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Thailand Environment
Thailand shares borders with Malaysia, Myanmar (Burma), Laos and Cambodia. The country's east coast borders the Gulf of Thailand and the west coast abuts the Andaman Sea. The country is divided into four main zones: the fertile, central plains of the Chao Phraya River; the poorer region of the 300m (985ft) high northeast plateau; the fertile valley and mountains of Northern Thailand; and the rainforested southern peninsula. The highest peak is the 2596m (8512ft) Doi Inthanon in Chiang Mai province.

One-fifth of Thailand is covered by monsoon forest or rainforest, and the country has an incredible array of fruit trees, bamboo and tropical hardwoods. There are freshwater swamp forests in the delta regions; forested crags amid the karst topography of both the north and south; mangroves in the south; and pine forests at higher altitudes in the north.

Over-development on Ko Phi Phi is starving the coral reefs of sunlight and smothering the surface in pollutants: the destruction of the reef is a micro-example of the problems occuring on a national scale, with the finger being pointed in the direction of tourism. In May 1999, protestors packed the beach where the filming of 'The Beach' was taking place: environmentalists were concerned that filming would destroy the delicate eco-balance of the beach. Ironically, the film was about the destruction of native cultures and environments by hordes of dropped-out, alternative lifestyle-seeking backpackers (curiously, the filmmakers were silent on the issue of hordes of filmmakers destroying delicate eco-balances). One of the main culprits according to Alex Garland, author of the best selling novel, is Lonely Planet.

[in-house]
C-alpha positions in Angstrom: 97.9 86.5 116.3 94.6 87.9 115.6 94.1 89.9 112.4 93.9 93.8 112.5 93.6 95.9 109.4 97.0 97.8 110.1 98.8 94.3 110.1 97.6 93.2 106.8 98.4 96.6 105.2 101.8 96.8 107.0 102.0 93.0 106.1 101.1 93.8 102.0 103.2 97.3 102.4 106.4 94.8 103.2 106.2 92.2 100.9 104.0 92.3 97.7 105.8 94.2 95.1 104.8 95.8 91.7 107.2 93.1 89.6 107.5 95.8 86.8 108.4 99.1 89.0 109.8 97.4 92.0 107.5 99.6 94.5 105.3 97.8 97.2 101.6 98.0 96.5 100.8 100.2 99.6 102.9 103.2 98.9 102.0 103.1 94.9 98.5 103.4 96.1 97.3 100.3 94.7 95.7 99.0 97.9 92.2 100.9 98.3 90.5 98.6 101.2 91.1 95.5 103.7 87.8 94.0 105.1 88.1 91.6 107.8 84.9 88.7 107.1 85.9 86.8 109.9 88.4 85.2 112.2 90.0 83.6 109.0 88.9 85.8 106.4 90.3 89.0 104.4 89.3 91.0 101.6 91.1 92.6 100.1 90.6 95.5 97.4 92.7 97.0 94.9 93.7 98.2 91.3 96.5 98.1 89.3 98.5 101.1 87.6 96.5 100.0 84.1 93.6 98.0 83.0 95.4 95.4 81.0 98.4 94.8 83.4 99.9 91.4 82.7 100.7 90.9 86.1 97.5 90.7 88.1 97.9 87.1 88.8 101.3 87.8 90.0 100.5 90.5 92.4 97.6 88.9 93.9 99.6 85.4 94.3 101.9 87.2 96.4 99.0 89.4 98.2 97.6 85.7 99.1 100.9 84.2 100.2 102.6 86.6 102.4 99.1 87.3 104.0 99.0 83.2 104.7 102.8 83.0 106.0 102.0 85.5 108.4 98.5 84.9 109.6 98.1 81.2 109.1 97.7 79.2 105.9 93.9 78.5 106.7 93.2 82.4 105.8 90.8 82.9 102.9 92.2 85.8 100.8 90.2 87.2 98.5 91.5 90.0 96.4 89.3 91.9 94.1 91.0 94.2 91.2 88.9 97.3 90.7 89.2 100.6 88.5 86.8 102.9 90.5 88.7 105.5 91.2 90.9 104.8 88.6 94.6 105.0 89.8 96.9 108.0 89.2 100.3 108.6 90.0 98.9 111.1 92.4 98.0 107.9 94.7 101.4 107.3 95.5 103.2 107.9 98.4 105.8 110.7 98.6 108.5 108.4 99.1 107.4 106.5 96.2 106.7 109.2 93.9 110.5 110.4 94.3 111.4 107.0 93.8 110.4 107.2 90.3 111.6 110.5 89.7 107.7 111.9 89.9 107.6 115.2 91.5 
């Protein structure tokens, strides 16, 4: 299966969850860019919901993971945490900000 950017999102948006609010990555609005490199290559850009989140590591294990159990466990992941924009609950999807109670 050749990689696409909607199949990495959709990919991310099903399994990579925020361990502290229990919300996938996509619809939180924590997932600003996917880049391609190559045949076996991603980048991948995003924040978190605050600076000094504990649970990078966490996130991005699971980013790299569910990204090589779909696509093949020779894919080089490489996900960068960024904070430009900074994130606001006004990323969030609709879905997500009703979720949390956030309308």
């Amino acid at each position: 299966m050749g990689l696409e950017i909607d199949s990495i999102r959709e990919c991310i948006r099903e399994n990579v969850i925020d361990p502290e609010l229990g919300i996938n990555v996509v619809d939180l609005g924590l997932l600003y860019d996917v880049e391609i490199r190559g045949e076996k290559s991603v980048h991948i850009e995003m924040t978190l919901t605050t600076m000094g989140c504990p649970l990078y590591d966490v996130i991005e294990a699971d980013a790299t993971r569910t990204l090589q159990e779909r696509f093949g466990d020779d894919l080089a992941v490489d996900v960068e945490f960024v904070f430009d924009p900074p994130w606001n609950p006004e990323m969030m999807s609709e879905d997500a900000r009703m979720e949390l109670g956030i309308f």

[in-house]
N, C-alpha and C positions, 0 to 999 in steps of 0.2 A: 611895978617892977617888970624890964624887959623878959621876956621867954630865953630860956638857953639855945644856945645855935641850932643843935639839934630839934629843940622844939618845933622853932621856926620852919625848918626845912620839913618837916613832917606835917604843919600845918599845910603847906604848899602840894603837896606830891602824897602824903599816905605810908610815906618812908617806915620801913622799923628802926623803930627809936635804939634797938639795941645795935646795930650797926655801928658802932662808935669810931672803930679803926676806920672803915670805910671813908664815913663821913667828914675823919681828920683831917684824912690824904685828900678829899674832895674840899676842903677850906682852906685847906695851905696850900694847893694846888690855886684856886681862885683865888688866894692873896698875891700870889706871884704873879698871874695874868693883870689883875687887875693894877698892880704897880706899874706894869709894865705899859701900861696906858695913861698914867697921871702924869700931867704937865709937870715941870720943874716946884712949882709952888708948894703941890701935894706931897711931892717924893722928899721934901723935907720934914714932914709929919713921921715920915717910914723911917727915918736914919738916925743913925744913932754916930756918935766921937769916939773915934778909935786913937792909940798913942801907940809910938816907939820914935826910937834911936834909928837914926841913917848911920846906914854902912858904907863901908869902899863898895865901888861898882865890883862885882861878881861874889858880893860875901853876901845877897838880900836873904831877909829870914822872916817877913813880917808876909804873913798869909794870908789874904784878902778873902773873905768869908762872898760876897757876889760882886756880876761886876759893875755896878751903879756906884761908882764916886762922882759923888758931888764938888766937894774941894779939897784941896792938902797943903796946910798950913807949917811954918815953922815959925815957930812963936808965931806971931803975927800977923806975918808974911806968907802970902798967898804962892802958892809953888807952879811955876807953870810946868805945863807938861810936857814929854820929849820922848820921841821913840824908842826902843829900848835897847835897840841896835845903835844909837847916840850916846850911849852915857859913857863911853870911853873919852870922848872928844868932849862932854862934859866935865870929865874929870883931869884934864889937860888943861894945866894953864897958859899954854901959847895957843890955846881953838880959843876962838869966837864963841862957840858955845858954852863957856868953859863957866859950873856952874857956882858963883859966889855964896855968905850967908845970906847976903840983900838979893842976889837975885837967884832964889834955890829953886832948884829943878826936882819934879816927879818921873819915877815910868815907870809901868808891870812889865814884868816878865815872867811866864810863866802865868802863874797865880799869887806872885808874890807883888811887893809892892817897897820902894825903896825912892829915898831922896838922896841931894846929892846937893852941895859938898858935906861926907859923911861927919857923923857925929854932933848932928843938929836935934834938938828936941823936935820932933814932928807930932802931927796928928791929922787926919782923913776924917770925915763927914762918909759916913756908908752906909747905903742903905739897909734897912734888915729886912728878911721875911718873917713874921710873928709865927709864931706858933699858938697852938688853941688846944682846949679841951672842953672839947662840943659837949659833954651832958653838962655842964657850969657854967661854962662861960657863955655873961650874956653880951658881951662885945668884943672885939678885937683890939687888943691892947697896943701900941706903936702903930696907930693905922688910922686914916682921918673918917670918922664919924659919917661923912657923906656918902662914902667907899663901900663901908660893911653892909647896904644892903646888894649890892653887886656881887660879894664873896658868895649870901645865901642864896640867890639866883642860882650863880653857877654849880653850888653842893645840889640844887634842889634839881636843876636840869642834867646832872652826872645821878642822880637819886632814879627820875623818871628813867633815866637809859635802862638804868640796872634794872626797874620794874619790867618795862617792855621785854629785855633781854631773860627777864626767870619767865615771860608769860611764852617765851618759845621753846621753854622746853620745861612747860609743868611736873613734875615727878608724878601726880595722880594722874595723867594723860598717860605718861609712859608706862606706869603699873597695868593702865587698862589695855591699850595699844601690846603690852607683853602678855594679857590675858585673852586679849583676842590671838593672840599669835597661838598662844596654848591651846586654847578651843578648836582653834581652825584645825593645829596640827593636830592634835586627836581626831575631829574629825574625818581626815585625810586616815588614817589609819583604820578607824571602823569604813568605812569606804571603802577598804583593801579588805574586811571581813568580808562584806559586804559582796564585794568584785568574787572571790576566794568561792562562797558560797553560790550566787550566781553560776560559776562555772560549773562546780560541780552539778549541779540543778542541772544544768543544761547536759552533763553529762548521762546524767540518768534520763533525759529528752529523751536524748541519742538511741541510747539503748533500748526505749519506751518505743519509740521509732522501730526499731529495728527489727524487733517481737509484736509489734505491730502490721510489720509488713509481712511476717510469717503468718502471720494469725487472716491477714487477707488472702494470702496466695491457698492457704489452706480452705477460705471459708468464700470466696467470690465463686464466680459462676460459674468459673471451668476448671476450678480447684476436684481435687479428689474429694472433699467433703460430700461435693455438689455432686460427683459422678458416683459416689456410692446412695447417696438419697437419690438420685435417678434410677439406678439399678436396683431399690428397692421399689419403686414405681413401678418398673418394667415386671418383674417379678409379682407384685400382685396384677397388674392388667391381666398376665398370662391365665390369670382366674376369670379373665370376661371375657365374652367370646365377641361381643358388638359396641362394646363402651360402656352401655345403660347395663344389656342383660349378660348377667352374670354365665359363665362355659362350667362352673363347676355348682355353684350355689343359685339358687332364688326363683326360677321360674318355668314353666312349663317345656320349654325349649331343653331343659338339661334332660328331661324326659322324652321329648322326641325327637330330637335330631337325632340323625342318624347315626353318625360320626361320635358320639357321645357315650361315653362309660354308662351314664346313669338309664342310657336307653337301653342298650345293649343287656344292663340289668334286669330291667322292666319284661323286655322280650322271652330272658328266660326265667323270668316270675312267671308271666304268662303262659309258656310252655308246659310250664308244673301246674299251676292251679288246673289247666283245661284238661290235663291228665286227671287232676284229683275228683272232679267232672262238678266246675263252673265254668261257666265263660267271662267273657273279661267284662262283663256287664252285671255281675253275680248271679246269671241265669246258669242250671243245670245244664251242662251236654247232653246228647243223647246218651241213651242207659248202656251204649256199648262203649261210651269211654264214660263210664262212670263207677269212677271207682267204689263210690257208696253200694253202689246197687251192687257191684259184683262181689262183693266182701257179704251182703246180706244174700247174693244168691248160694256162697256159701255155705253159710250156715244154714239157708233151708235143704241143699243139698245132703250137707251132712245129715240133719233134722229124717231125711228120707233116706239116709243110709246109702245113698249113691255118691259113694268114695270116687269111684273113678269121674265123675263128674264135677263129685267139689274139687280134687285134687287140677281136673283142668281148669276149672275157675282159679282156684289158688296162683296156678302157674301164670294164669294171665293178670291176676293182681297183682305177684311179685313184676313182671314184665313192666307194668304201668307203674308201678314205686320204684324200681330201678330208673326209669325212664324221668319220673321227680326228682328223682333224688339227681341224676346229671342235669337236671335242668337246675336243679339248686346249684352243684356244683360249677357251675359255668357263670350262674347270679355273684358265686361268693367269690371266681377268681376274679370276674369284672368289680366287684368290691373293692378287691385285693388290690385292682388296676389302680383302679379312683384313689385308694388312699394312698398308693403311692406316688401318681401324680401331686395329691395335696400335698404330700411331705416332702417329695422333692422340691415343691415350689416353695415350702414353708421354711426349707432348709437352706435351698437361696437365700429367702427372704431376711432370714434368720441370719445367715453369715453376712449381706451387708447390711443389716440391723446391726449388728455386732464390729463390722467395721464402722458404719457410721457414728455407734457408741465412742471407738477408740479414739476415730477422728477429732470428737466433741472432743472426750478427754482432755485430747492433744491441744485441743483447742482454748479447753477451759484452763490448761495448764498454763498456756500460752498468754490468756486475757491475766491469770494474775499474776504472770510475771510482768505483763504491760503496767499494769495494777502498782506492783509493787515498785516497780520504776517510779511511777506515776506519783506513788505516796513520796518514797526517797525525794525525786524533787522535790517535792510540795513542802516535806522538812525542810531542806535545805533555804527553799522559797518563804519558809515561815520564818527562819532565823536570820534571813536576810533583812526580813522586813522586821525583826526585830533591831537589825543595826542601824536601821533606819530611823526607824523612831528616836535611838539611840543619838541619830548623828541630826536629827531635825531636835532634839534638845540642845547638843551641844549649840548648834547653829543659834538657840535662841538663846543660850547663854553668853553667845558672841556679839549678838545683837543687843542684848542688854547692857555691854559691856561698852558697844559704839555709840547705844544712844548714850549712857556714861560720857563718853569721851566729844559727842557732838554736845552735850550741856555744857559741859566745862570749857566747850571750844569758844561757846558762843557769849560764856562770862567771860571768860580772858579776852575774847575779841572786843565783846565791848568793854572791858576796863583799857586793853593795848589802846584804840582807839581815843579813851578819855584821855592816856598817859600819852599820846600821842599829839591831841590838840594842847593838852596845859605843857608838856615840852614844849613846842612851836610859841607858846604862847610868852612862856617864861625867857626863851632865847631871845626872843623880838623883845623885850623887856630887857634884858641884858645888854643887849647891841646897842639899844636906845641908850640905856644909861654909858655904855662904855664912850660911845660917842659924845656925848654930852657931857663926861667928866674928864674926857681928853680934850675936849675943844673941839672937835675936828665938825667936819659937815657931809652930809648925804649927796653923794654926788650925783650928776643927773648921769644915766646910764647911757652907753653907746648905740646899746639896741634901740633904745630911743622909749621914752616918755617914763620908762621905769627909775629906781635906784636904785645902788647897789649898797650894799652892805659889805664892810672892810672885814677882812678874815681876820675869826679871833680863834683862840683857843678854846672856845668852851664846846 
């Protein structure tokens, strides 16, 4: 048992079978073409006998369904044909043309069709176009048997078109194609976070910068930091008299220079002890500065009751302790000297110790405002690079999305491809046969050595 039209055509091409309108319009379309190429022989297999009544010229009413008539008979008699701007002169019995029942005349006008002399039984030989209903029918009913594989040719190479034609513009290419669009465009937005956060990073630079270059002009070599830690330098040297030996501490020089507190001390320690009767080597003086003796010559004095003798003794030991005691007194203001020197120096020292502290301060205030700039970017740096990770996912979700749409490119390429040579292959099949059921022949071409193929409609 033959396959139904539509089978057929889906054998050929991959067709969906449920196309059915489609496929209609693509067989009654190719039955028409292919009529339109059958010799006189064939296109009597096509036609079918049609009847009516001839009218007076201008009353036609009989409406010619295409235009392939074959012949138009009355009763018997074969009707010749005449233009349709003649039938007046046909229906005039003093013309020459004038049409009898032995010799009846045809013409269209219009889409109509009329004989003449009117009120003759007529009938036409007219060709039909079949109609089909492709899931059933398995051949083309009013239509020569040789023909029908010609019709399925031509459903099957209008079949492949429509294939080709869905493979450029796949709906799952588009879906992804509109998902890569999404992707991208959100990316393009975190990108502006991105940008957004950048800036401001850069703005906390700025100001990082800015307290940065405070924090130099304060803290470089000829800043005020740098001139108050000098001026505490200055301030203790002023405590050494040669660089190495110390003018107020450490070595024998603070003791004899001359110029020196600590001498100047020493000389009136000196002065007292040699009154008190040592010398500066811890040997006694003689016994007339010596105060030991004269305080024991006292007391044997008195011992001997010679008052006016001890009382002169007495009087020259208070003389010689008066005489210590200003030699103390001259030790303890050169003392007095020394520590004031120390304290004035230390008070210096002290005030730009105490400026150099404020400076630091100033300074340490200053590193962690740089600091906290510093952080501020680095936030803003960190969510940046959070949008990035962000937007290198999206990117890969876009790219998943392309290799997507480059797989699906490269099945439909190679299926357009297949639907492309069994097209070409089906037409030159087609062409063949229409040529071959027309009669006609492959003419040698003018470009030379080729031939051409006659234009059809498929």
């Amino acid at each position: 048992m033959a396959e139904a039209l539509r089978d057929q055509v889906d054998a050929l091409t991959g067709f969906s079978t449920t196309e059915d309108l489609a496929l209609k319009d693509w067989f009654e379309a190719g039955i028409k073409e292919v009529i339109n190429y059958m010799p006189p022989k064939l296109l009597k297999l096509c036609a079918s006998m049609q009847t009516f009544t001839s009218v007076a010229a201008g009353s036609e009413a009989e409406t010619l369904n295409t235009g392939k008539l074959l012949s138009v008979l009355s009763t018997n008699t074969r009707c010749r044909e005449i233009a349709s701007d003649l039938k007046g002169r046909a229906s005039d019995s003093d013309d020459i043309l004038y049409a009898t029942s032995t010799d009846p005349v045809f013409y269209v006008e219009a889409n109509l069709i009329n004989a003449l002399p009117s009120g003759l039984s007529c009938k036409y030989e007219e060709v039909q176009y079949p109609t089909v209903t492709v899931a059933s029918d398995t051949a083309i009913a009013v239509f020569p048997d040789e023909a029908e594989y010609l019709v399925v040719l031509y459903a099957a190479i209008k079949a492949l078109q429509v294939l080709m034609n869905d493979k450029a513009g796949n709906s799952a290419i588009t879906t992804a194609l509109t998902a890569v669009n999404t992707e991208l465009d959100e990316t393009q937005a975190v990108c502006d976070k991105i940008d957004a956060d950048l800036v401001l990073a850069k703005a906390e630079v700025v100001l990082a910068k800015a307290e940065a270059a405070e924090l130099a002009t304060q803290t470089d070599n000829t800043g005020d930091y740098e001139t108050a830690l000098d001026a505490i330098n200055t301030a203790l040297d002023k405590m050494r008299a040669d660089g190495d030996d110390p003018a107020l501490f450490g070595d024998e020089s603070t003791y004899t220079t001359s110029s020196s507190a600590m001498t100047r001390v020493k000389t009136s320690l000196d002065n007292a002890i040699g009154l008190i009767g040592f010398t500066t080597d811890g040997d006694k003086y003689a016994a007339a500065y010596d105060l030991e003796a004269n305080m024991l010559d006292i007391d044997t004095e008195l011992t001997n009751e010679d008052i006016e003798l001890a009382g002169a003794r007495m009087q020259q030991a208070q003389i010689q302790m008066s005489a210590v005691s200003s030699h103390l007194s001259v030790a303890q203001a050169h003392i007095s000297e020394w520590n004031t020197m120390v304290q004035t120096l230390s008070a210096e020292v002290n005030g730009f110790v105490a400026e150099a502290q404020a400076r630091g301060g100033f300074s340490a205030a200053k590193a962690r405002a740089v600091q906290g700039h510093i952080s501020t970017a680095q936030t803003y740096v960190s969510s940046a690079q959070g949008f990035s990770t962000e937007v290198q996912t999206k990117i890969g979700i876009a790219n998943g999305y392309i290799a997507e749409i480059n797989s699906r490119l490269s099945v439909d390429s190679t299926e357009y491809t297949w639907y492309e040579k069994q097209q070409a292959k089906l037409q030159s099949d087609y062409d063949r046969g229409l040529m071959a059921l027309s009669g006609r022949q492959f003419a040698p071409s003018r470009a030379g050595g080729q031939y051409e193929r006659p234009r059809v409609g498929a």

Thailand is particularly rich in bird life, with over 1000 recorded resident and migrating species - approximately 10% of the world's bird species. Insect species number some 6000, and the country's rich marine environment counts tens of thousands of species. Indigenous mammals, mostly found in dwindling numbers within Thailand's national parks or wildlife sanctuaries, include tigers, leopards, elephants and Asiatic black bears.

Thailand's climate is ruled by monsoons that produce three seaons in northern, northeastern and central Thailand and two in southern Thailand. Generally the 'dry and wet monsoon climate' arrives sometime between May and July and lasts into November. It is followed by a dry season from November to May in which temperatures are relatively lower until February and then begin to soar from March to May.

Thailand is divided into 76 provinces.


 

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